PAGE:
Written by Nana Akwasi Awuah[1]

The term maternity leave sounds like a cliché within the labour environment in Ghana. In recent times however, some employers are into the practice of granting paternity leave to their employees. Yes you read that right: paternity leave!

Article 24(2) of the 1992 Constitution guarantees the right of every worker to rest, leisure and reasonable limitation of working hours and periods of holidays with pay, as well as remuneration for public holidays. The right to rest and leisure means a right to leave with pay. The law attaches so much importance to rest and leisure for workers that section 30 of the Labour Act, 2003 (Act 651) frowns upon employees agreeing with their employers to waive their leave by rendering any such agreement void. 

Although the Constitution guarantees the right to leave, it does not stipulate the modalities for the enjoyment of these rights. Thus, the Labour Act, 2003 (Act 651) sets out the framework for the enjoyment of these rights.

Parental leave may be said to be an employee benefit that provides for paid or unpaid time off work to care for a child or make arrangements for the child’s welfare.

Maternity leave is a period of paid absence from work to which a woman is legally entitled during the months immediately before and after childbirth. In Ghana, it is presently a minimum of twelve (12) weeks exclusive of the employee’s annual leave. Thus, the employer may agree to grant more than twelve weeks maternity leave to an employee. In the event of multiple birth, there is a further two weeks of maternity leave. The employer may pay or not pay for the additional time beyond the twelve weeks. Most companies have a policy which may form part of the contract of employment and may therefore become contractually binding.

Paternity leave is a period of paid or unpaid absence from work granted to a man by his employer immediately after the birth of his child. Although the Labour Act does not make express provision for paternity leave, it is the view of this writer that paternity leave is lawful and constitutional. The basis for this view is simply that the Constitution guarantees the right of “every worker” to rest and leisure a fortiori the right to leave. Article 17 of the same Constitution provides that all persons shall be equal before the law and that a person shall not be discriminated against on grounds, inter alia, of gender.

This view is further fortified by Article 7 of the International Convention on Economic Social and Cultural Rights. Article 7 of the Convention requires States parties to reduce the constraints faced by men and women in reconciling professional and family responsibilities by promoting adequate policies for childcare and care of dependent family members. This is strongly buttressed by Article 1(3) of the United Nations Charter and Article 2 of the Universal Declaration of Human Rights which guarantees the equal enjoyment of rights and freedoms without any discrimination as to gender, race, etc. Ghana is a signatory to all the above international treaties.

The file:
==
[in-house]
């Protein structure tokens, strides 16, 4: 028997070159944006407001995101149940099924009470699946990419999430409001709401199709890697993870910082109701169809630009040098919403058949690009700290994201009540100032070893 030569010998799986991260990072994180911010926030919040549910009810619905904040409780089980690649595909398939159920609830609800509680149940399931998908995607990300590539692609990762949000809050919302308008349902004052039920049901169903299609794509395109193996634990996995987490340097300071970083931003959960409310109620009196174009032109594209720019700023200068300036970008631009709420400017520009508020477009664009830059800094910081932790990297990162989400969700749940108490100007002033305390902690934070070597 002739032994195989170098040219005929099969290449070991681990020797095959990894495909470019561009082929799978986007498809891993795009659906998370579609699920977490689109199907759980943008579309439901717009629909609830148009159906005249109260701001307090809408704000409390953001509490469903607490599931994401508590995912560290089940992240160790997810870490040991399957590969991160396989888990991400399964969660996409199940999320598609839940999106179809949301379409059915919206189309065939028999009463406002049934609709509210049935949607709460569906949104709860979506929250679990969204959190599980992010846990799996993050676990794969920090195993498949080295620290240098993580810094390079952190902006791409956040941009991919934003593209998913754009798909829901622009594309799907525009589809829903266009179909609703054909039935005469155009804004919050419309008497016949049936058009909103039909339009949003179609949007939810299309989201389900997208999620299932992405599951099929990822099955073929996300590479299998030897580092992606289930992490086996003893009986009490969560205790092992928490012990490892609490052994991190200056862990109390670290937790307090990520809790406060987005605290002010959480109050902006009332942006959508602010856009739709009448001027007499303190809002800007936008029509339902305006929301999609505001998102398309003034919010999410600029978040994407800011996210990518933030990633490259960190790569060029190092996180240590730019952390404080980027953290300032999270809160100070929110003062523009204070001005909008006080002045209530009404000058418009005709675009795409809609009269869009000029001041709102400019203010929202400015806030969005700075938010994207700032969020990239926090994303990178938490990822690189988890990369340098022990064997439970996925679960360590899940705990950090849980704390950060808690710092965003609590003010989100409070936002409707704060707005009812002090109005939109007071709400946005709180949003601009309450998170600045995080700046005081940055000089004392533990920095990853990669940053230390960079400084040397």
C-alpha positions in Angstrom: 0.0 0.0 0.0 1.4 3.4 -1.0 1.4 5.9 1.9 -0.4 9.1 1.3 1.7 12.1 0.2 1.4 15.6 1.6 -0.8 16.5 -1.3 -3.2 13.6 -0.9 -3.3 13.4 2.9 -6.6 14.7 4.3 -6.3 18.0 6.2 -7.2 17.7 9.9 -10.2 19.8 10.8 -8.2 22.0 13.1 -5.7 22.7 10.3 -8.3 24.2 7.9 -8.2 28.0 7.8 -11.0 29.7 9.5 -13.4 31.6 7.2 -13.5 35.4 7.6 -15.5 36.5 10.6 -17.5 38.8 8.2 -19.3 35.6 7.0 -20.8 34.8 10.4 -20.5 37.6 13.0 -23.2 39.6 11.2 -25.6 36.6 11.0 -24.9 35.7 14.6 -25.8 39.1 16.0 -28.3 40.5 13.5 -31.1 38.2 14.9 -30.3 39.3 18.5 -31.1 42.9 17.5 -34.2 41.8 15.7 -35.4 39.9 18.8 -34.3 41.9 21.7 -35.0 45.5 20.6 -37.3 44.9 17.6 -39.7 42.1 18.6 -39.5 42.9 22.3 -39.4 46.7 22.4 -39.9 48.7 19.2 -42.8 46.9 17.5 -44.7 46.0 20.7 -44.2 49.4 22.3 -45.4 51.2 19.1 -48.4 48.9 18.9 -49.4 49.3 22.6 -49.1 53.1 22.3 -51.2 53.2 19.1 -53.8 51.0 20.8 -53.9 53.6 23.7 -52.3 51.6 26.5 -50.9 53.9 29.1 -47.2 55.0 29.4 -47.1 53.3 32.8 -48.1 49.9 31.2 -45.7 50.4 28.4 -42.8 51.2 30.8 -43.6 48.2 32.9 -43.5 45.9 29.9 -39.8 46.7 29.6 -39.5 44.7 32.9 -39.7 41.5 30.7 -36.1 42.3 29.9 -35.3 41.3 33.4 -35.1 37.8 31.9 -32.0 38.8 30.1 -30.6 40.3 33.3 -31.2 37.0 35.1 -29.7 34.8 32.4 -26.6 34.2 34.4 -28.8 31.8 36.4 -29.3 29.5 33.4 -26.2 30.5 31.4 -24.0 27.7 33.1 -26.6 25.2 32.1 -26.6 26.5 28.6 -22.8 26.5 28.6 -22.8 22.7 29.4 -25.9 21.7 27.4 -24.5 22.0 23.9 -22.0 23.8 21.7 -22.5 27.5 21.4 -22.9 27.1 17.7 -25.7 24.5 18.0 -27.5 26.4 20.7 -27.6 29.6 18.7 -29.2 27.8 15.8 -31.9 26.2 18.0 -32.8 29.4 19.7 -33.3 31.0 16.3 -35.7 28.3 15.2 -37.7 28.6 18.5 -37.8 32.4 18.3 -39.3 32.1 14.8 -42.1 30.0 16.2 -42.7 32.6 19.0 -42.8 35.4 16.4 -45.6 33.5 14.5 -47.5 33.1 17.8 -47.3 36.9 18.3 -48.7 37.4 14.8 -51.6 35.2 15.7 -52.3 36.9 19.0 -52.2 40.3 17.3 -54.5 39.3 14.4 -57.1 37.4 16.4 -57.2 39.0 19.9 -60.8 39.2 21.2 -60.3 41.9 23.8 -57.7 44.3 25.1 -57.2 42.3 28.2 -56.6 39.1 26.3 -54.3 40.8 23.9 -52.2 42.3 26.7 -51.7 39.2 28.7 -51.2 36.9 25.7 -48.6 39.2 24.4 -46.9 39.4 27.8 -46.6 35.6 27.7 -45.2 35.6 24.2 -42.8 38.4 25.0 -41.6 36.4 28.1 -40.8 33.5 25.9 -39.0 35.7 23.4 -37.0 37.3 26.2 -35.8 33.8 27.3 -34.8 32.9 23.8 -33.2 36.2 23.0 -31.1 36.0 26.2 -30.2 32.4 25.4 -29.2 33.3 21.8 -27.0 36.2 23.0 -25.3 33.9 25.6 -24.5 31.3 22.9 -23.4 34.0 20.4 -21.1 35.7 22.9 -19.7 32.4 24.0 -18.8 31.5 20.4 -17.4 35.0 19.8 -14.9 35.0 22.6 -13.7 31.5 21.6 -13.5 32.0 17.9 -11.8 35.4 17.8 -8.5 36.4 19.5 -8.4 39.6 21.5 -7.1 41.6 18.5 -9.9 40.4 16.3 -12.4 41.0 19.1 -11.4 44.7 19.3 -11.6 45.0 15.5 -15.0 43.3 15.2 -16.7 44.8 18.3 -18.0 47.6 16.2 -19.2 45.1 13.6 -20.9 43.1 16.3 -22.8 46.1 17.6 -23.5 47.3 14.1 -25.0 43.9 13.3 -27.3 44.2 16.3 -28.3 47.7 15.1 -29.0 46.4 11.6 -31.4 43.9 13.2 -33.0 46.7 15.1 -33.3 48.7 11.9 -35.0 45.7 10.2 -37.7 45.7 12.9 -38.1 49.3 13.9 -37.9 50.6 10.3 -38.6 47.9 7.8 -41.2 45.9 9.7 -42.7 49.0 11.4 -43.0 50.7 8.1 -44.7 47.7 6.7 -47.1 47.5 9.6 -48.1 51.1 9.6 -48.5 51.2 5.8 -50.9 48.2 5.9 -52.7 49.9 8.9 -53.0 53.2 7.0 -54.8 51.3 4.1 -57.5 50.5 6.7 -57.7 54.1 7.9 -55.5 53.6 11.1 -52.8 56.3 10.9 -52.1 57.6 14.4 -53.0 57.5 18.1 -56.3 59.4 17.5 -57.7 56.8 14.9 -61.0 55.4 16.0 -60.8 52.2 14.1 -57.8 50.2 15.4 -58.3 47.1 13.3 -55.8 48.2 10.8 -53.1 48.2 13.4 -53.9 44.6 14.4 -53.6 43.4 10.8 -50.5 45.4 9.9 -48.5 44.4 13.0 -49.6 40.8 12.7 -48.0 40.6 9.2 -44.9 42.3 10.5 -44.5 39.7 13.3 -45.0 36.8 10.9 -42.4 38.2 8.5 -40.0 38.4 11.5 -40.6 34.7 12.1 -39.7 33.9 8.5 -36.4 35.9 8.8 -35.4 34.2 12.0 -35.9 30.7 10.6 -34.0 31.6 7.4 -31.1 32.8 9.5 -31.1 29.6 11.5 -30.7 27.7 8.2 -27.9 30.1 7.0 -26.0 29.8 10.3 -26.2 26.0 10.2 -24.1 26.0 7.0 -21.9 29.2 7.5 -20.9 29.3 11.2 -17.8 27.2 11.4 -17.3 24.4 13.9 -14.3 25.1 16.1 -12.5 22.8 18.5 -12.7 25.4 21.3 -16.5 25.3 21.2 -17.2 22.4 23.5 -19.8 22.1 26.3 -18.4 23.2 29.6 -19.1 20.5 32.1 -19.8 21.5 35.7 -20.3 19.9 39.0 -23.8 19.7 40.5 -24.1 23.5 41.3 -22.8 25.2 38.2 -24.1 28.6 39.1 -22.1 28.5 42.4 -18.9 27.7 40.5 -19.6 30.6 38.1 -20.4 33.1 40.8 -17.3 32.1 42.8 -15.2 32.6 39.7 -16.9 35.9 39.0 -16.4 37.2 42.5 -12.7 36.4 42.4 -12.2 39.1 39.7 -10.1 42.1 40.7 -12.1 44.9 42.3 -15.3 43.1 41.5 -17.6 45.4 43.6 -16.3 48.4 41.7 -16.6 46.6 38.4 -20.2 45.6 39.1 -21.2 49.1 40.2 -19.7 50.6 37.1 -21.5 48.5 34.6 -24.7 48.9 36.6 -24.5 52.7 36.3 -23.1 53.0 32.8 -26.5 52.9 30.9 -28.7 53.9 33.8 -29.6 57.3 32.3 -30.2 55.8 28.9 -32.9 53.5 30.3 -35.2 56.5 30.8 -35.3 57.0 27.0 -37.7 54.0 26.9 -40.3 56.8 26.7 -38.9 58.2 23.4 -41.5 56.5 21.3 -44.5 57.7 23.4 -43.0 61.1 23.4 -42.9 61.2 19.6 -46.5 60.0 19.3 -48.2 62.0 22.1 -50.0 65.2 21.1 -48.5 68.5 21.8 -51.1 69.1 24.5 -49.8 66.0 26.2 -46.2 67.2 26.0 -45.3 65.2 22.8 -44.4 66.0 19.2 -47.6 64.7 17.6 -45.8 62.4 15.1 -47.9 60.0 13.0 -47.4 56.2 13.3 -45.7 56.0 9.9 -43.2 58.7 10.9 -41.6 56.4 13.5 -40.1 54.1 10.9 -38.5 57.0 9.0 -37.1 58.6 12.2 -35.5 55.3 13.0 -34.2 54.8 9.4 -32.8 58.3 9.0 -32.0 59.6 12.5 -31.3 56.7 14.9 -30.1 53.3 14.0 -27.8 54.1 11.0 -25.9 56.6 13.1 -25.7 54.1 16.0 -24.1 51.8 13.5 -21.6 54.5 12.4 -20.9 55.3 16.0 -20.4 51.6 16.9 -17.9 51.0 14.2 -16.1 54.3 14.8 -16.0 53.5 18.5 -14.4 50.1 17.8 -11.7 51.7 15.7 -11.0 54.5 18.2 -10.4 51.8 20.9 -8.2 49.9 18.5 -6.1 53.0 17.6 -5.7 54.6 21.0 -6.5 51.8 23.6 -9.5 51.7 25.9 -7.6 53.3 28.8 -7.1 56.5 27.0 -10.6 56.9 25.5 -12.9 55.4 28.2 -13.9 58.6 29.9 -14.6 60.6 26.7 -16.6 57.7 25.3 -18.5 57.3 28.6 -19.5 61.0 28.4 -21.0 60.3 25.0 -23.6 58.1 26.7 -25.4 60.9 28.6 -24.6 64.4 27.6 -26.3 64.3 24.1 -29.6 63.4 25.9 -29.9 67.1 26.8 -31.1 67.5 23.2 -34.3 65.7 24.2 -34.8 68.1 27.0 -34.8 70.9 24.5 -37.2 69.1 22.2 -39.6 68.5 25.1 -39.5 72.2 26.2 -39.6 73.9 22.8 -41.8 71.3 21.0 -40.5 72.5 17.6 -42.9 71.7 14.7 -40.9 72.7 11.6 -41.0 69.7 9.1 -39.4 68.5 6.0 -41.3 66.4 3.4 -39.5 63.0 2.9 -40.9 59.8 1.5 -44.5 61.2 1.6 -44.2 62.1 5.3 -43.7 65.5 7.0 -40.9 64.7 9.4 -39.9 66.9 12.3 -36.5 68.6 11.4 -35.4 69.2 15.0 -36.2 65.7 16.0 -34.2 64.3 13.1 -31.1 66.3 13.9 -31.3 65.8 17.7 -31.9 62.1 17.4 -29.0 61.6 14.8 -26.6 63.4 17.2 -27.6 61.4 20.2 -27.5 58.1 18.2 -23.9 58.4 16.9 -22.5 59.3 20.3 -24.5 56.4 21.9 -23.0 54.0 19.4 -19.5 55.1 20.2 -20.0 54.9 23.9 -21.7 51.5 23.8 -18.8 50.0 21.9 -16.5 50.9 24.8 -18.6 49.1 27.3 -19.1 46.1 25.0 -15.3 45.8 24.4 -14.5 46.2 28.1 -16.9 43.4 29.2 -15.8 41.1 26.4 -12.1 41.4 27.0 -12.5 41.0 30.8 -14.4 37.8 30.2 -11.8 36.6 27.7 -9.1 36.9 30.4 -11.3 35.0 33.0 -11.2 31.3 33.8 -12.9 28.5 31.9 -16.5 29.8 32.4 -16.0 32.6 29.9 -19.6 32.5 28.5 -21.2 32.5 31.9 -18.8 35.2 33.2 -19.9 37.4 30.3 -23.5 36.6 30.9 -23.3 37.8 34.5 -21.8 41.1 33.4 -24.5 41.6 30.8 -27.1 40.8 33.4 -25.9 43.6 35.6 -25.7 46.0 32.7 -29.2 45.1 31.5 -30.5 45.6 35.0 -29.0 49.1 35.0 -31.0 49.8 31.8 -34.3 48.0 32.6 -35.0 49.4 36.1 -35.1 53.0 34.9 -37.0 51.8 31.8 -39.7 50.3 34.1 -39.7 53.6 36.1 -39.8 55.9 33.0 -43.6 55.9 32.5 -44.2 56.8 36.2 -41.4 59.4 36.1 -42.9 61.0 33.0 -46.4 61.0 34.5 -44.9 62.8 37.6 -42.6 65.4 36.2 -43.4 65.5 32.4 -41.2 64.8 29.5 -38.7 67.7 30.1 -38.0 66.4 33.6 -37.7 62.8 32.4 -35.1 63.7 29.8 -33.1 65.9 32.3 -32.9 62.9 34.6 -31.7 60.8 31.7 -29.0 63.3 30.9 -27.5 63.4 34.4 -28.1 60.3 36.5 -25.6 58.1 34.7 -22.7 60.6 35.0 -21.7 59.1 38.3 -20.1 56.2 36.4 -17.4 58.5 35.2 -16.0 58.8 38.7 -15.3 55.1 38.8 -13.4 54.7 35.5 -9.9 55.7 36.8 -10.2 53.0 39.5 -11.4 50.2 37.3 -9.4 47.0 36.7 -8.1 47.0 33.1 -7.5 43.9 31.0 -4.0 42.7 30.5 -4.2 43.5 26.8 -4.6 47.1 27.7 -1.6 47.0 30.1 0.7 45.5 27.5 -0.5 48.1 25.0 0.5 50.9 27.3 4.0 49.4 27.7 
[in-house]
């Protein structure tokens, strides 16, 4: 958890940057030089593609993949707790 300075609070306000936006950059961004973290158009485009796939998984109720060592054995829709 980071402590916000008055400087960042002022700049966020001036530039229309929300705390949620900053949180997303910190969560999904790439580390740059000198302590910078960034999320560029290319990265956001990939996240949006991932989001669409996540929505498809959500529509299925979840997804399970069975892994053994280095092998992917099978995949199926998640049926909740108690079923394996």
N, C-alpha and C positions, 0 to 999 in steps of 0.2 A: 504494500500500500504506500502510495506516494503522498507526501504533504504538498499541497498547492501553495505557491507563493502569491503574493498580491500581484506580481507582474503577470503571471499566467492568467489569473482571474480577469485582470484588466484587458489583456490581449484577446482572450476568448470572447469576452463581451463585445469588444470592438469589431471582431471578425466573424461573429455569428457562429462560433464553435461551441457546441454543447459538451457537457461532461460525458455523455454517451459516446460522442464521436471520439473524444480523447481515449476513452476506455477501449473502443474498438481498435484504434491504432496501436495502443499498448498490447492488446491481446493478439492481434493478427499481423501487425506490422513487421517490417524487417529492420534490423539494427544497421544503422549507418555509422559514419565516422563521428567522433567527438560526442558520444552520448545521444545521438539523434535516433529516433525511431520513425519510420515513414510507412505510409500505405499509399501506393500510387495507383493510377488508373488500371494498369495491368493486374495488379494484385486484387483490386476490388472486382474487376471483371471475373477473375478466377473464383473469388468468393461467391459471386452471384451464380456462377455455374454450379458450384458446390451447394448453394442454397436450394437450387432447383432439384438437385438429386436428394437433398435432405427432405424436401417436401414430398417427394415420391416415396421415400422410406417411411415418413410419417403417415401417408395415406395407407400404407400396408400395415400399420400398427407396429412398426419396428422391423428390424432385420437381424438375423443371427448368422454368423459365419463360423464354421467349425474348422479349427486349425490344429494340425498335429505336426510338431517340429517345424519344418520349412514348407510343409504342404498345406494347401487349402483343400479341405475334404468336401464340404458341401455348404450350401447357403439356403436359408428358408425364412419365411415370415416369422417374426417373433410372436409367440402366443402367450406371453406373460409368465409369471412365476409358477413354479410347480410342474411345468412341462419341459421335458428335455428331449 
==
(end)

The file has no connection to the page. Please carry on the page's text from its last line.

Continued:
As already noted, the Labour Act contains elaborate provisions on maternity leave with none on paternity leave. One may rightly regard the current situation as a relic of the past cultural practices where women stayed at home to care for the kids. In today’s Ghana, both husband and wife work and are busy people. The husband should therefore get time off to assist with upkeep, as well as to enjoy some bonding time with the child.

Equal maternity and paternity leave encourages both parents to develop the necessary skills for the basic care of their child. This means that couples are in a better position to make long term plans about care arrangements for the child.

For instance, the couple may decide that the husband should take either an initial paid paternity leave or an extended unpaid paternity leave to care for the children. For some couples, it may make sense for the husband to take the paternity leave because it may not affect his work security, whereas for the wife it may be important that she stays at work to enable her qualify for some promotion.

It is further argued that equal maternity and paternity leave will improve society as a whole. Under the status quo, there is a persistent inequality between men and women in the workplace. Young women are often perceived by employers to be a risk: there is a serious possibility that they will become pregnant and take long periods of time off work. When choosing between men and women with equal skills, employers have an incentive to choose the man. The consequence of this is that women, whether they wish to have children or not, find it harder to secure employment or promotion, and earn less as a result. Equal maternity and paternity leave prevents employers from identifying one gender as a risk, reducing the incentive to employ men ahead of women.

Available statistics point to the fact that children tend to bond with their primary care giver than non-primary care givers. With equal maternity and paternity leave, children are more likely to develop meaningful relationships with both parents. If children grow up in homes where their parents view each other as equals, this will increase their expectations of equality within society as a whole, in turn making society more equal.

[1] Nana Akwasi Awuah is a lawyer with AB Lexmall & Associates.


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